Pro Football Focus has fabricated the idea that pass coverage is more important than pass rush. The Titans are the antithesis to this statement, if this statement is true. Despite having a really good secondary the past two seasons, the Titans have finished 21st and 22nd in pass defense DVOA.
Tennessee has to find some pass rush somewhere. They ranked 26th in pressure rate in 2018 and 30th in 2019. They haven’t rushed the passer well since Derrick Morgan and Brian Orakpo stormed the edges. Vic Beasley, a frustrating player who never developed, is here to replace Cameron Wake. Last season he accrued 8 sacks, 4 hits, and 25 hurries. Nearly all of his rushes are wide speed rushes. A competent counter move has always alluded him. He doesn’t have a plan once tackles get their hands on him. Just about all of his sacks look the same.
On the other side is Harold Landry, who had a similar, yet slightly better 2019 season than Beasley, and was the only real source of pass rush in Tennessee. He had 9 sacks, 6 hits, and 39 hurries. When it all comes together on the edge it’s obscene.
If Landy becomes a complete rusher, and makes the leap to provide consistent pressure, it will go a long way towards the Titans stumbling their way into an average rush.
Jeffery Simmons will replace Jurrell Casey’s plumber’s crack after he was traded to Denver for a seventh round pick. Simmons was a monster after joining the team midseason. The run defense won’t falter with him taking over for Casey since DaQuan Jones is still here, and as a pass rusher, he’s made from the same cloth as Casey.
Tennessee would have been better off with both though. The decision to trade him for a typically meaningless pick was bizarre. The only sound reasoning is if the deal was made to create cap space, but not to sign someone like Everson Griffen, or Markus Golden, but to go and get you know who—Jadeveon Clowney.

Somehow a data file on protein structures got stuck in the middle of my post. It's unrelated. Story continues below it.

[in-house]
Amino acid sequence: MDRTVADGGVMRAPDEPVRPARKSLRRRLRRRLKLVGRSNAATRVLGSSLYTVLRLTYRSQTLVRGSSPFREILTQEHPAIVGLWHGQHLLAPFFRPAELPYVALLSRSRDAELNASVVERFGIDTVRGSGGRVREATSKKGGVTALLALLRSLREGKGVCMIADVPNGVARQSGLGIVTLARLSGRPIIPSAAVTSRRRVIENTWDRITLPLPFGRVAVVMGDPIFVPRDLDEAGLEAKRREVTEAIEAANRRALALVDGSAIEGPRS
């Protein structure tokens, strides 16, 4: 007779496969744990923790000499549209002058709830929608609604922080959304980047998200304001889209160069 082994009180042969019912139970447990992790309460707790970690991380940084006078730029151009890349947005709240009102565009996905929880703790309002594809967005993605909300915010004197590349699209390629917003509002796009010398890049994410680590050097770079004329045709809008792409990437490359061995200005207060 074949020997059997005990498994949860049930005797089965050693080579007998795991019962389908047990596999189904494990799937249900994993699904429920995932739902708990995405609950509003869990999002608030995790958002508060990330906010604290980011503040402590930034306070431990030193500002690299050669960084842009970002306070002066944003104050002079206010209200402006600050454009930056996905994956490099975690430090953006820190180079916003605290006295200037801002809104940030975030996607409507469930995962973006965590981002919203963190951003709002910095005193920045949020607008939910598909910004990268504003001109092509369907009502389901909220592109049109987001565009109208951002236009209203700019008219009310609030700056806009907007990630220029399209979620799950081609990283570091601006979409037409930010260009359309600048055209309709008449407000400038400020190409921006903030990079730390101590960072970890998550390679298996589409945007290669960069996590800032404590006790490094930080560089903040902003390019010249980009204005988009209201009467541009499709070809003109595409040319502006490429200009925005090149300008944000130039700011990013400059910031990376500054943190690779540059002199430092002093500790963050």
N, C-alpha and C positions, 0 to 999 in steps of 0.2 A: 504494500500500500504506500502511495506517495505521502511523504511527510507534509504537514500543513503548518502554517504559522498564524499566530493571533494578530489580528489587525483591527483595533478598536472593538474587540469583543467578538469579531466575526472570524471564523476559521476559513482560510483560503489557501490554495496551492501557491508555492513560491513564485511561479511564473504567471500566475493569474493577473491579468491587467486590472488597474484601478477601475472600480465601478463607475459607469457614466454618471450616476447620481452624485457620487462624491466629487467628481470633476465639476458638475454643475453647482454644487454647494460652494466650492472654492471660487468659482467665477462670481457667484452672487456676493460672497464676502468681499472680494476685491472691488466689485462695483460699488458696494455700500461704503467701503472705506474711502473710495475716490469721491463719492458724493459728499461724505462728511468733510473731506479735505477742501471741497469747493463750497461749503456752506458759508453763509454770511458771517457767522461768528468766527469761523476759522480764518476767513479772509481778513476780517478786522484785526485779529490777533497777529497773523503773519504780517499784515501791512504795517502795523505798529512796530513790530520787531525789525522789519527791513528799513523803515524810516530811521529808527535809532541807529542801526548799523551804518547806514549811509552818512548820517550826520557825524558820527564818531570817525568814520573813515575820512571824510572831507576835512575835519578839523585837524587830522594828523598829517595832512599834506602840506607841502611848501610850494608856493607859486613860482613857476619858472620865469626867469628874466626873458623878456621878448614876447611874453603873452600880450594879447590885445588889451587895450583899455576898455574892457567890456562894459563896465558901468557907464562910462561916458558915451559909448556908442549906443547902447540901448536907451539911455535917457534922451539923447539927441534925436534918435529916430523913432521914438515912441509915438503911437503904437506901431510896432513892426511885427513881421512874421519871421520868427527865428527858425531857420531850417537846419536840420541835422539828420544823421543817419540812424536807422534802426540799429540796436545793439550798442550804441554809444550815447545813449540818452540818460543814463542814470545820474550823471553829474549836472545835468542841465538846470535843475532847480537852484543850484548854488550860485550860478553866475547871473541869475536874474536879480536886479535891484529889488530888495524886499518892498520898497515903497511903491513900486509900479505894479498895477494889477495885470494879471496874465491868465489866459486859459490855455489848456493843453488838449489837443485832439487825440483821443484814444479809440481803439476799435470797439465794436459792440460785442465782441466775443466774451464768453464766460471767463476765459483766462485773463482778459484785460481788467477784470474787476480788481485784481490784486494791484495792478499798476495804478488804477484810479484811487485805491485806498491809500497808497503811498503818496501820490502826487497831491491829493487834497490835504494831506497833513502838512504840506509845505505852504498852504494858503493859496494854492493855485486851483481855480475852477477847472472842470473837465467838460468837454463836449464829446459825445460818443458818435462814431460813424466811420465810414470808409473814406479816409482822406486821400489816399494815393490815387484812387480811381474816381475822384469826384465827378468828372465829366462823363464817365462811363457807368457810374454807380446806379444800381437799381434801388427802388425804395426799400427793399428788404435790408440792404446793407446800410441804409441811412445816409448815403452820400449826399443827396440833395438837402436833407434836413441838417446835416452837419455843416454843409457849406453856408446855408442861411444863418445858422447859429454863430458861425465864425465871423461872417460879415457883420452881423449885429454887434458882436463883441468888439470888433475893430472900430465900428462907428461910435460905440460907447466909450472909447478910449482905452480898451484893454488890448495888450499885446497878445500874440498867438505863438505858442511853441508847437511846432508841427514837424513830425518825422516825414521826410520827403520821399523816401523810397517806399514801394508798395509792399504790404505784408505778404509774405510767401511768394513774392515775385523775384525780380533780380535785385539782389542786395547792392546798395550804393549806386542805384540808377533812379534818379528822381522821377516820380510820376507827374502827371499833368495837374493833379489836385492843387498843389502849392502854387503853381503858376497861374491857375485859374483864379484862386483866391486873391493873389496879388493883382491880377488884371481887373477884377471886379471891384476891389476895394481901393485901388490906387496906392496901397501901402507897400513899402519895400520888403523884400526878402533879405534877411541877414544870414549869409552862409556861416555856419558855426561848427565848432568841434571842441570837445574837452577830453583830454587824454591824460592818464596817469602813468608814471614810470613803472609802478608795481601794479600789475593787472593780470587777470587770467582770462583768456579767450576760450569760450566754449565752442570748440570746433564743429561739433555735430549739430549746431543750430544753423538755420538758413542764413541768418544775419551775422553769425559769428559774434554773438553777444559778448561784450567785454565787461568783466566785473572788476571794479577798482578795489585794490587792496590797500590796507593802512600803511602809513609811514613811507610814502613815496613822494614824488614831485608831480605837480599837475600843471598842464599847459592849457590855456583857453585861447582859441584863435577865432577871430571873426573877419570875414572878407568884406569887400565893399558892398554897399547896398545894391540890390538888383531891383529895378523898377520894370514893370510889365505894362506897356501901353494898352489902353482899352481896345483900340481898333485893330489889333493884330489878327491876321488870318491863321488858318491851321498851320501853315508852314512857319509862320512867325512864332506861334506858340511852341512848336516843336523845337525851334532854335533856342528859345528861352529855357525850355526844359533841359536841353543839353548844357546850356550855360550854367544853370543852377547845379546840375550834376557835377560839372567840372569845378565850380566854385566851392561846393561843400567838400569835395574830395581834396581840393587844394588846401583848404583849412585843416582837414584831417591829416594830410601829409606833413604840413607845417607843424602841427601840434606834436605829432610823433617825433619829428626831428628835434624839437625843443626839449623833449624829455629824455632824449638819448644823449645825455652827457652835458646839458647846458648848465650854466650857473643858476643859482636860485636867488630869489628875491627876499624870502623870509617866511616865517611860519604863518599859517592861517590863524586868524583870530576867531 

As of right now, Clowney is still loafing around free agency, after turning down a viable offer from the Browns. Tennessee has $22 million in cap space right now, and doesn’t face any important free agent decisions in 2021. Clowney has enjoyed playing for Vrabel before, and already knows this defense. He can play hand down defensive end on run downs, as well as stampede as a stand up blitzer, and on passing downs, he can rush inside and outside, and make life easier for Landry, and Beasley. It’s despicable the things Clowney and Simmons could accomplish. Don’t get it twisted. Clowney is a great player. All sack numbers do is lie and deceive you.
There's nothing better than Jadeveon Clowney pillaging the B gap pic.twitter.com/ChUOSuv5lB— Matt Weston (@Matt__Weston) May 7, 2020
Football would be more fun with Clowney in Tennessee. It can add some lighter fluid to the corroded Coleman grill that is the Texans-Titans rivalry, a rivalry with nearly zero important games played between the two teams, whose anger and vitriol stems from ancient days when a bad man with a deranged mushed squirrel gracing the top of his head decided to move his team from one city to the other. Clowney in Tennessee would not only make the Titans better, but make the division more enjoyable, and what is this (?), it’s nothing more than entertainment anyways to enrich one’s life anyways.
It will be interesting to see what this defense looks like with Mike Vrabel as the defensive coordinator, after naming himself to this role following Dean Pees’s retirement. Mr. Pees didn’t blitz much. He played a lot of six defensive back sets. He rarely rushed more than four, and last season, he rushed three almost 20% of the time, the league’s third highest rate. It will be almost impossible for Vrabel to not be more aggressive than Pees was.